Windows 7 / Getting Started

How to Decommission a BitLocker Drive Permanently

Compromises in confidentiality can occur when computers or hard disks are decommissioned. For example, a computer that reaches the end of its usefulness at an organization might be discarded, sold, or donated to charity. The person who receives the computer might extract confidential files from the computer's hard disk. Even if the disk has been formatted, data can often be extracted.

BitLocker reduces the risks of decommissioning drives. For example, if you use a startup key or startup PIN, the contents of the volume are inaccessible without this additional information or the drive's saved recovery information.

You can decommission a drive more securely by removing all key blobs from the disk. By deleting the BitLocker keys from the volume, an attacker needs to crack the encryption-a task that is extremely unlikely to be accomplished within anyone's lifetime. As a cleanup task, you should also discard all saved recovery information, such as recovery information saved to AD DS.

To remove all key blobs on a secondary drive (data volume), you can format that drive from Windows or the Windows RE. Note that this format operation will not work on a drive that is currently in use. For example, you cannot use it to more securely decommission the drive used to run Windows.

To remove all key blobs on a running drive, you can create a script that performs the following tasks:

  1. Calls the Win32_EncryptableVolume.GetKeyProtectors method to retrieve all key protectors (KeyProtectorType 0).
  2. Creates a not-to-be-used recovery password blob (discarding the actual recovery password) by using Win32_EncryptableVolume.ProtectKeyWithNumericalPassword and a randomly generated password sequence. This is required because Win32_EncryptableVolume.DeleteKeyProtector will not remove all key protectors.
  3. Uses Win32_EncryptableVolume.DeleteKeyProtector to remove all of the usable key protectors associated with the identifiers mentioned previously.
  4. Clears the TPM by calling the Win32_TPM.Clear method.

For more information about developing a script or application to perform secure decommissioning on a BitLocker-encrypted drive, refer to the Win32_EncryptableVolume WMI provider class documentation at and the Win32_TPM WMI provider class documentation at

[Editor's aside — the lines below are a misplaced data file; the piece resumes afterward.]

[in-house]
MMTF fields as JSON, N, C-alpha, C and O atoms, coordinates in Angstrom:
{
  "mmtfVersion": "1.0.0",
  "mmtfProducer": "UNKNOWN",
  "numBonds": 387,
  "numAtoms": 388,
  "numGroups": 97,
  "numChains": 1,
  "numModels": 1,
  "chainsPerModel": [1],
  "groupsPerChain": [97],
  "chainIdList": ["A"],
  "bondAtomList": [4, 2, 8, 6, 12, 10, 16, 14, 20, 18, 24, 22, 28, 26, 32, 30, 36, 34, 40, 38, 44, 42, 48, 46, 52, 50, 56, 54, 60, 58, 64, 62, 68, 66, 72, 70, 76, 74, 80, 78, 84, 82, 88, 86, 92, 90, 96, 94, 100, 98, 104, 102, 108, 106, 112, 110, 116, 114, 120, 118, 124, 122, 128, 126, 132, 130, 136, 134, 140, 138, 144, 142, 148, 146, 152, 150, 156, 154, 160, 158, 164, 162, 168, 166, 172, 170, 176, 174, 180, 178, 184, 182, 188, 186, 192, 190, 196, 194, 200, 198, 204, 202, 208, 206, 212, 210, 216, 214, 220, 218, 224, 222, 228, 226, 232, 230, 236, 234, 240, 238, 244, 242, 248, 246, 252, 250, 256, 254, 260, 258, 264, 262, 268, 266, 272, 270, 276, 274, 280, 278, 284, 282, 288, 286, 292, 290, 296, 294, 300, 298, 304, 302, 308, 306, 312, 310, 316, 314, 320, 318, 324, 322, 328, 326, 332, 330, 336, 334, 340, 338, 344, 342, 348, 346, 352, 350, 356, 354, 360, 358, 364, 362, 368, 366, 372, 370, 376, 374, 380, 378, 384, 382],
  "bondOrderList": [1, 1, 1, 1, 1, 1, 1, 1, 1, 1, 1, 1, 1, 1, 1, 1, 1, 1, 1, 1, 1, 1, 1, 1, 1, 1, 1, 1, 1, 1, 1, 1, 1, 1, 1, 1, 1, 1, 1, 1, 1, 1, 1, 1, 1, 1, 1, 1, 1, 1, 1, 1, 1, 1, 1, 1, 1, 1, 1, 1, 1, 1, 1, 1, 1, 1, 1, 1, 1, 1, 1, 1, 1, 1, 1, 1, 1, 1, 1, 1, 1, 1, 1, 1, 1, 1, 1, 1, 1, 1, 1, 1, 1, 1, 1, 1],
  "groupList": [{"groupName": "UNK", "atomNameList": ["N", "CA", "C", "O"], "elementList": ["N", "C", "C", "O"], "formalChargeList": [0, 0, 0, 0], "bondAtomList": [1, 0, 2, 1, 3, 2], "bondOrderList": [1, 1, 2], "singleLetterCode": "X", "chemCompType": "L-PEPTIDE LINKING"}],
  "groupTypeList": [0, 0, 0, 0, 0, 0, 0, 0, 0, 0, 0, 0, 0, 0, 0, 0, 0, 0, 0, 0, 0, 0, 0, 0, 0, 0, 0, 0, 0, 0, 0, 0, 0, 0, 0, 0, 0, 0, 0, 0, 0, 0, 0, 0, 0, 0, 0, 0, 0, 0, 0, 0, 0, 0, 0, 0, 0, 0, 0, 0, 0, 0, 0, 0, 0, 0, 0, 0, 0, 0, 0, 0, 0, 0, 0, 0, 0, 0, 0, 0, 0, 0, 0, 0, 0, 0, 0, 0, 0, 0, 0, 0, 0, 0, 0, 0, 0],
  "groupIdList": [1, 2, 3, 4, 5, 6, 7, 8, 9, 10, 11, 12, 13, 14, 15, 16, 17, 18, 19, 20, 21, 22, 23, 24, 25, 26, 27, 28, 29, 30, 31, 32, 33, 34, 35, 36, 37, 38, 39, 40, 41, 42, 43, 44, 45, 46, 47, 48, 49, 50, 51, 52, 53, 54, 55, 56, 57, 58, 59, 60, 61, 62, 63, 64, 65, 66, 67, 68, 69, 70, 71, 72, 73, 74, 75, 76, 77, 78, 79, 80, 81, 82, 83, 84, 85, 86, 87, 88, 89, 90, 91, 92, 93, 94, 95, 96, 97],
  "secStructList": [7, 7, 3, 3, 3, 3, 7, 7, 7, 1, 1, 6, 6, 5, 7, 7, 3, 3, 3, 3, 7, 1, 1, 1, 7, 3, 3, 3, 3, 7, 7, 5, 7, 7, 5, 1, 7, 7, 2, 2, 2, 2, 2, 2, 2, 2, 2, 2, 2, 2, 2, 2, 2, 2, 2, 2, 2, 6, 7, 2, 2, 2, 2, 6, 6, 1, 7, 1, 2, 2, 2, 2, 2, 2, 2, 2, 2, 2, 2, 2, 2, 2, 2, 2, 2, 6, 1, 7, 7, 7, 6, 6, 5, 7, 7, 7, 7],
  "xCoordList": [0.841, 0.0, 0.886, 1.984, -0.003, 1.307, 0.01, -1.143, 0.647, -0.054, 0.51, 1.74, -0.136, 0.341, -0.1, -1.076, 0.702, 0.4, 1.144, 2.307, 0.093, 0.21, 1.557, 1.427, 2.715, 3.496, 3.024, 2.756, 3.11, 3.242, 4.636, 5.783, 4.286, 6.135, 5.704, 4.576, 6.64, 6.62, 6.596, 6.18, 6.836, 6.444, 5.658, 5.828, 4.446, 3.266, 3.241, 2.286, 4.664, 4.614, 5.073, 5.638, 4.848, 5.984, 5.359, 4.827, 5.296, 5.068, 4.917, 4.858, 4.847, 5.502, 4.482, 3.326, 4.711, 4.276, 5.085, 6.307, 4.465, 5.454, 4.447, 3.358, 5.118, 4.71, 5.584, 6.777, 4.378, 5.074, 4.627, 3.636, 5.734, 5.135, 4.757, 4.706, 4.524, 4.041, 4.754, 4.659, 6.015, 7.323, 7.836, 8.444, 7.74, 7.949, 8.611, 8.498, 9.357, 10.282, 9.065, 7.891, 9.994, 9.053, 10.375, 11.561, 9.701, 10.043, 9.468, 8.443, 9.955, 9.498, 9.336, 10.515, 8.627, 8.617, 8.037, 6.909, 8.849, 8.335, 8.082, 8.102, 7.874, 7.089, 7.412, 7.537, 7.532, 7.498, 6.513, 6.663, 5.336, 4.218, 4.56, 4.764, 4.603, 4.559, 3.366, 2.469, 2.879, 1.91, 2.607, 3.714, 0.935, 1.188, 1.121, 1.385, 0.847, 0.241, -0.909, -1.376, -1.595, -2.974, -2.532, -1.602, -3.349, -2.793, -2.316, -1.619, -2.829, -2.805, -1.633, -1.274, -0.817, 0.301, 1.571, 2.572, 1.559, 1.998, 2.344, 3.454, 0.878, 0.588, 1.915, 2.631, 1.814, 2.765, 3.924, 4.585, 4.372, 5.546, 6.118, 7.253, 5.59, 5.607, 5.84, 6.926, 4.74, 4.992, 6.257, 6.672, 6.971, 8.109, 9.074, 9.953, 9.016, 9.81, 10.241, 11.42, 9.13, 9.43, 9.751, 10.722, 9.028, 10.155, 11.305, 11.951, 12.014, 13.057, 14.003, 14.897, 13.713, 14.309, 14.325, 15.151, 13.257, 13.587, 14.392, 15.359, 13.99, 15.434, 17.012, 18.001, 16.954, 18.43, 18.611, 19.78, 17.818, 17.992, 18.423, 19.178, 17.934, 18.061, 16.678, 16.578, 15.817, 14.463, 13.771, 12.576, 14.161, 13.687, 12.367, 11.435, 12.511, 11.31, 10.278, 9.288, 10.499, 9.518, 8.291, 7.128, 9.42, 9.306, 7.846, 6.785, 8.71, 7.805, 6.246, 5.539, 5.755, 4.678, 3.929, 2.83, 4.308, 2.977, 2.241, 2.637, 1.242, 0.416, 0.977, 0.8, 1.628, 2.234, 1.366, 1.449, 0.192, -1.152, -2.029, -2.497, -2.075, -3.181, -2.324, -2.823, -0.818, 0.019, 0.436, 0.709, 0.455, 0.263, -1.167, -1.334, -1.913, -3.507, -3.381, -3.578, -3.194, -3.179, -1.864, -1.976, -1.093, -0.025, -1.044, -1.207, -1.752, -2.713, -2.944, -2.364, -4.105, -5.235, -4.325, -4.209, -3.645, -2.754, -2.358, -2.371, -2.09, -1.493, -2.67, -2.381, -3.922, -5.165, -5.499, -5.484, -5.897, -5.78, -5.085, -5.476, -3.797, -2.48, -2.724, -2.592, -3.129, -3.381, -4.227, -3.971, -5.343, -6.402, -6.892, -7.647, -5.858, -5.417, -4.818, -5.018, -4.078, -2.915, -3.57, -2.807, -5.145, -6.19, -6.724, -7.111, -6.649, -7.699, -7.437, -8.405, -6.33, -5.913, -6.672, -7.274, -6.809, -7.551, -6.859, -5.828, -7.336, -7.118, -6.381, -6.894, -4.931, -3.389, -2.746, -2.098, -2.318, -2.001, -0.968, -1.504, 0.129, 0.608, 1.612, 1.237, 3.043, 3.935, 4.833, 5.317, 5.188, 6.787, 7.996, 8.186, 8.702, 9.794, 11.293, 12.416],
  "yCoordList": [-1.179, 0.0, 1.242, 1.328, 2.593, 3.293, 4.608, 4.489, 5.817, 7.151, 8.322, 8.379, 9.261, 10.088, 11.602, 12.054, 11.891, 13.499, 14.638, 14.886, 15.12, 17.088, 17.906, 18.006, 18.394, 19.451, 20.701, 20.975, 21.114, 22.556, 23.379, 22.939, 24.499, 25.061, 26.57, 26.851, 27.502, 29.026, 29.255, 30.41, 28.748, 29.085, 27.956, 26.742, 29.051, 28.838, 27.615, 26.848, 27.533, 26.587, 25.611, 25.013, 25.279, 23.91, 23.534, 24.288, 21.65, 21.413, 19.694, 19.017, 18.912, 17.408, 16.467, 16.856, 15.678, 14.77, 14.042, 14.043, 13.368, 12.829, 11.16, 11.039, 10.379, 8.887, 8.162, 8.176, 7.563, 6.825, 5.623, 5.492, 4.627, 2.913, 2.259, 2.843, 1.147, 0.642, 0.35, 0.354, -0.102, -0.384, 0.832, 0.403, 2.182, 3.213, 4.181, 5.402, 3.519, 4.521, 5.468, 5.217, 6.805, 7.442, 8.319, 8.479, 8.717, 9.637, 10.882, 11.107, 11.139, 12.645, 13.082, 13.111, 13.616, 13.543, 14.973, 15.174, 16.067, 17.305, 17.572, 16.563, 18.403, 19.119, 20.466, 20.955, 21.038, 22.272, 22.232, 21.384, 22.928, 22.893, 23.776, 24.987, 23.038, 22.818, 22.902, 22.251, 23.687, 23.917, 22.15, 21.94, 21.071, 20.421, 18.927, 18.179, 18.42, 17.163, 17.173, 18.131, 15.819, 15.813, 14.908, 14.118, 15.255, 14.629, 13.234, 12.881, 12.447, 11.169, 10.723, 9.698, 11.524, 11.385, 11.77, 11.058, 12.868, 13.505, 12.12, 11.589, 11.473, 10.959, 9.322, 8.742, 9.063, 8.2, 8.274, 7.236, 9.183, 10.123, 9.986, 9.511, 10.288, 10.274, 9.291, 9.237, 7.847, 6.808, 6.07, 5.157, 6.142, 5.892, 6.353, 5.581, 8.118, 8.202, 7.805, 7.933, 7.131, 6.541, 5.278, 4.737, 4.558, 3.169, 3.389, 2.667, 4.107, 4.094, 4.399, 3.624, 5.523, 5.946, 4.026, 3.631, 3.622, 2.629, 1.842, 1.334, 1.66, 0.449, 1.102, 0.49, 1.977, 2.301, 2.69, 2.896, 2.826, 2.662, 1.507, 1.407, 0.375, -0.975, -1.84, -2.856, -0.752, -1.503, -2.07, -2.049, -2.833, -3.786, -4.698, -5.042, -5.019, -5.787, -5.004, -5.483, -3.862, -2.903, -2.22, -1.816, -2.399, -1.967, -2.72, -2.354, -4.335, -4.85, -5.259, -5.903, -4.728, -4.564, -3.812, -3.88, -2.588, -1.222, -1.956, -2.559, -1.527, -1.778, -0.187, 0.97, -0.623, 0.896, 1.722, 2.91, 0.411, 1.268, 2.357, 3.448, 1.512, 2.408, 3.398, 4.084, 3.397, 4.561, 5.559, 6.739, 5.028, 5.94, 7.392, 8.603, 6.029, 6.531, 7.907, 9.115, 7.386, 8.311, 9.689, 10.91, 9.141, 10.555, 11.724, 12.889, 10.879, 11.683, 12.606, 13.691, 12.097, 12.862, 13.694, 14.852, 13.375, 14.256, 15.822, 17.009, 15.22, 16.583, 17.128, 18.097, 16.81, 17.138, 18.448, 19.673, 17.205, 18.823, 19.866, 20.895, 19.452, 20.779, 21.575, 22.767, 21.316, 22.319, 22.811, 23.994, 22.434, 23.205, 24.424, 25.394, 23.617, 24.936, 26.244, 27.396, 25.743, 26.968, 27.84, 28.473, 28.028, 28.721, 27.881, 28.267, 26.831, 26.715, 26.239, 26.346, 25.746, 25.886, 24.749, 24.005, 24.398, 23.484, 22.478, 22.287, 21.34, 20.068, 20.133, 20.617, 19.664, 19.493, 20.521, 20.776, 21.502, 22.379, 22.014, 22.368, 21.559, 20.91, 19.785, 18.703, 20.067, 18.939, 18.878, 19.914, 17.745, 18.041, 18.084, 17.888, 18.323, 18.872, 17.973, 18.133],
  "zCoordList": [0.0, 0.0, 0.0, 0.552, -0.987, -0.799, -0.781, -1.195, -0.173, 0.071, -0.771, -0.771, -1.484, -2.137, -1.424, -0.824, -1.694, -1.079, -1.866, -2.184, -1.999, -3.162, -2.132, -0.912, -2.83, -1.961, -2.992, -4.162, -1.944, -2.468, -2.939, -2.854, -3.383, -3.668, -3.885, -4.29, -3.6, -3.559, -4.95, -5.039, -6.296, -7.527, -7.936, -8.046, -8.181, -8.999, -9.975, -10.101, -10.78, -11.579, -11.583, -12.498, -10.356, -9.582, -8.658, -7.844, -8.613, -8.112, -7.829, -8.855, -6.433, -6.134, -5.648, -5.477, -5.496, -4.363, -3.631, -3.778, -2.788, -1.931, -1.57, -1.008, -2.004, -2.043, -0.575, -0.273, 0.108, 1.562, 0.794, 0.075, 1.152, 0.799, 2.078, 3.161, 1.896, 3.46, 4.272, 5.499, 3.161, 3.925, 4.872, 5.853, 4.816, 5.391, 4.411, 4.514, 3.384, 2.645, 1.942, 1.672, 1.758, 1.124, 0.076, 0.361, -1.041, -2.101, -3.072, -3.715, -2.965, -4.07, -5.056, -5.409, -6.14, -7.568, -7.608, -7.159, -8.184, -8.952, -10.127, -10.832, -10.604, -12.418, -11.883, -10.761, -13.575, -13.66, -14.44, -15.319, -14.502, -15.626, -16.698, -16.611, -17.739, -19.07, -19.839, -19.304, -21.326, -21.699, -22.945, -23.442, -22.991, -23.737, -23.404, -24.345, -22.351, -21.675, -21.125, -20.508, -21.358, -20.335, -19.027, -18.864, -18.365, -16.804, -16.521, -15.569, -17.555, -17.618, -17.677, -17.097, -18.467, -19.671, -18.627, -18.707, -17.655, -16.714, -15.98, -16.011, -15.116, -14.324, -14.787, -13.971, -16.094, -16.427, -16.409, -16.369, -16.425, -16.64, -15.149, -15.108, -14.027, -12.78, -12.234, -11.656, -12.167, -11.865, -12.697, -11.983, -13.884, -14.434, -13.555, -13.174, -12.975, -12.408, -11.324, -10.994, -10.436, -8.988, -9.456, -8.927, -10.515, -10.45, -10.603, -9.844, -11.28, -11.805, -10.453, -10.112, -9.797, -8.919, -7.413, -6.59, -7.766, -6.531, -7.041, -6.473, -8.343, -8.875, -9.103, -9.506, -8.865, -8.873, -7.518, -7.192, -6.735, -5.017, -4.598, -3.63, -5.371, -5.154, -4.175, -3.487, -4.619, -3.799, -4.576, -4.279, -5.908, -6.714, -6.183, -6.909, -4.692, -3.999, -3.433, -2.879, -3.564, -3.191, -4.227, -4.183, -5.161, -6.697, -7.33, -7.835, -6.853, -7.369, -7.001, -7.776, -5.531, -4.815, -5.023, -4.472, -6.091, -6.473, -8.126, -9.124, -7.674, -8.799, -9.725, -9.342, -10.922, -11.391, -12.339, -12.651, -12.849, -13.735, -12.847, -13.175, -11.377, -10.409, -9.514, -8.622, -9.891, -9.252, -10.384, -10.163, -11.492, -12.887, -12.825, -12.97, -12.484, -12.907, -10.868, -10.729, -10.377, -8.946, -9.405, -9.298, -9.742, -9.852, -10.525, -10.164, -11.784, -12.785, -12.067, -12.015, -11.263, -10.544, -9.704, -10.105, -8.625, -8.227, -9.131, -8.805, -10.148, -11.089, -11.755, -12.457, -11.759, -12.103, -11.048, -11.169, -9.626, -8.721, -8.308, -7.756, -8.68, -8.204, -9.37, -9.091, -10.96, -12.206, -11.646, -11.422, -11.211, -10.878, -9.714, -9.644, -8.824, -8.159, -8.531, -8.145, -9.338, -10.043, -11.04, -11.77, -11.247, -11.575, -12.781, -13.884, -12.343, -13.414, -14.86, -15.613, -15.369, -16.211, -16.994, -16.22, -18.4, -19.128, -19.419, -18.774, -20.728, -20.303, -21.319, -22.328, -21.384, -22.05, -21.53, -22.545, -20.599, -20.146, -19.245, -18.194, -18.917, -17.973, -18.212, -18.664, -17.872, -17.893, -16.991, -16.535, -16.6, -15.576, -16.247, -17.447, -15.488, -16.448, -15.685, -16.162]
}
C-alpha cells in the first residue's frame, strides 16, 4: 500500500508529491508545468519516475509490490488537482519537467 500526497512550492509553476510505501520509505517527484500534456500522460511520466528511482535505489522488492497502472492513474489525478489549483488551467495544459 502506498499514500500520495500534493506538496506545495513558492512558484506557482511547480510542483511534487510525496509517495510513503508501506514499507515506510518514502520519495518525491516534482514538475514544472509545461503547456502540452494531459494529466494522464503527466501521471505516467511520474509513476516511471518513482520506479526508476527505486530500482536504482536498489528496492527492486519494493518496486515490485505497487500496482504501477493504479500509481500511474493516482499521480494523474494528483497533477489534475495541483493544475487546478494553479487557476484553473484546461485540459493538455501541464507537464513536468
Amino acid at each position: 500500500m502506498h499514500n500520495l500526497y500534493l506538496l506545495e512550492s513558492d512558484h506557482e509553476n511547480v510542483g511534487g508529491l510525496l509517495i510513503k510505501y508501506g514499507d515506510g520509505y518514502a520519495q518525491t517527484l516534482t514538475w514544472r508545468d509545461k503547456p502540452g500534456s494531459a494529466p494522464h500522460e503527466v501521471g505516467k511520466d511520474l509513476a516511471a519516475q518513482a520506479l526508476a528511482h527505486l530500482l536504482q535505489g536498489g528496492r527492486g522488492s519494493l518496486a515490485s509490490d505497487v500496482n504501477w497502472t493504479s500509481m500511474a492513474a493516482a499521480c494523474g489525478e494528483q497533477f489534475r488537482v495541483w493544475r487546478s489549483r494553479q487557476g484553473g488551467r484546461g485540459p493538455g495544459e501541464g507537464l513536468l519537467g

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In this tutorial:

  1. Managing Disks and File Systems
  2. Overview of Partitioning Disks
  3. How to Choose Between MBR or GPT
  4. Converting from MBR to GPT Disks
  5. GPT Partitions
  6. Choosing Basic or Dynamic Disks
  7. Working with Volumes
  8. How to Create a Simple Volume
  9. How to Create a Spanned Volume
  10. How to Create a Striped Volume
  11. How to Resize a Volume
  12. How to Delete a Volume
  13. How to Create and Use a Virtual Hard Disk
  14. File System Fragmentation
  15. Backup And Restore
  16. How File Backups Work
  17. File and Folder Backup Structure
  18. How System Image Backups Work
  19. How to Start a System Image Backup from the Command Line
  20. How to Restore a System Image Backup
  21. System Image Backup Structure
  22. Best Practices for Computer Backups
  23. How to Manage Backup Using Group Policy Settings
  24. Previous Versions and Shadow Copies
  25. How to Manage Shadow Copies
  26. How to Restore a File with Previous Versions
  27. How to Configure Previous Versions with Group Policy Settings
  28. Windows ReadyBoost
  29. BitLocker Drive Encryption
  30. How BitLocker Encrypts Data
  31. How BitLocker Protects Data
  32. TPM with External Key (Require Startup USB Key At Every Startup)
  33. TPM with PIN (Require PIN At Every Startup)
  34. TPM with PIN and External Key
  35. BitLocker To Go
  36. BitLocker Phases
  37. Requirements for Protecting the System Volume with BitLocker
  38. How to Enable the Use of BitLocker on the System Volume on Computers Without TPM
  39. How to Enable BitLocker Encryption on System Volumes
  40. How to Enable BitLocker Encryption on Data Volumes
  41. How to Manage BitLocker Keys on a Local Computer
  42. How to Manage BitLocker from the Command Line
  43. How to Recover Data Protected by BitLocker
  44. How to Disable or Remove BitLocker Drive Encryption
  45. How to Decommission a BitLocker Drive Permanently
  46. How to Prepare AD DS for BitLocker
  47. How to Configure a Data Recovery Agent
  48. How to Manage BitLocker with Group Policy
  49. The Costs of BitLocker
  50. Windows 7 Encrypting File System
  51. How to Export Personal Certificates
  52. How to Import Personal Certificates
  53. How to Grant Users Access to an Encrypted File
  54. Symbolic Links
  55. How to Create Symbolic Links
  56. How to Create Relative or Absolute Symbolic Links
  57. How to Create Symbolic Links to Shared Folders
  58. How to Use Hard Links
  59. Disk Quotas
  60. How to Configure Disk Quotas on a Single Computer
  61. How to Configure Disk Quotas from a Command Prompt
  62. How to Configure Disk Quotas by Using Group Policy Settings
  63. Disk Tools
  64. EFSDump
  65. SDelete
  66. Streams
  67. Sync
  68. MoveFile and PendMoves